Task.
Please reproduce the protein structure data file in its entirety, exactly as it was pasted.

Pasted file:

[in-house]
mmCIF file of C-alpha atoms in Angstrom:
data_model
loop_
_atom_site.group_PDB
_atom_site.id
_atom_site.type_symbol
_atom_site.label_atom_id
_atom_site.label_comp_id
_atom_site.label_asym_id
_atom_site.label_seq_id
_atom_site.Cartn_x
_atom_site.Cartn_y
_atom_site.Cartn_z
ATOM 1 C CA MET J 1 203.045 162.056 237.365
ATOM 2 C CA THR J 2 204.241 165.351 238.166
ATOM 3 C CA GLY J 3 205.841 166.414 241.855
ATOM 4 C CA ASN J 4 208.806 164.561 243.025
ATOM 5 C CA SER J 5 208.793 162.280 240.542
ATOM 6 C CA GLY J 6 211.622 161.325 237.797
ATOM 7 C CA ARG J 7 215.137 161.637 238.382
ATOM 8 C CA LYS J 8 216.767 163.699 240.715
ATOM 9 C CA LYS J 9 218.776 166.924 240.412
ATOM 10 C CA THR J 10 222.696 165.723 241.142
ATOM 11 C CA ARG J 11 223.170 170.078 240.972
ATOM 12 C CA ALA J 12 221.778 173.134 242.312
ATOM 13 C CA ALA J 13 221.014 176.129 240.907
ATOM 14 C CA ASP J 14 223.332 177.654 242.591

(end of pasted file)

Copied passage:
[in-house]
mmCIF file of C-alpha atoms in Angstrom:
data_model
loop_
_atom_site.group_PDB
_atom_site.id
_atom_site.type_symbol
_atom_site.label_atom_id
_atom_site.label_comp_id
_atom_site.label_asym_id
_atom_site.label_seq_id
_atom_site.Cartn_x
_atom_site.Cartn_y
_atom_site.Cartn_z
ATOM 1 C CA MET J 1 203.045 162.056 237.365
ATOM 2 C CA THR J 2 204.241 165.351 238.166
ATOM 3 C CA GLY J 3 205.841 166.414 241.855
ATOM 4 C CA ASN J 4 208.806 164.561 243.025
ATOM 5 C CA SER J 5 208.793 162.280 240.542
ATOM 6 C CA GLY J 6 211.622 161.325 237.797
ATOM 7 C CA ARG J 7 215.137 161.637 238.382
ATOM 8 C CA LYS J 8 216.767 163.699 240.715
ATOM 9 C CA LYS J 9 218.776 166.924 240.412
ATOM 10 C CA THR J 10 222.696 165.723 241.142
ATOM 11 C CA ARG J 11 223.170 170.078 240.972
ATOM 12 C CA ALA J 12 221.778 173.134 242.312
ATOM 13 C CA ALA J 13 221.014 176.129 240.907
ATOM 14 C CA ASP J 14 223.332 177.654 242.591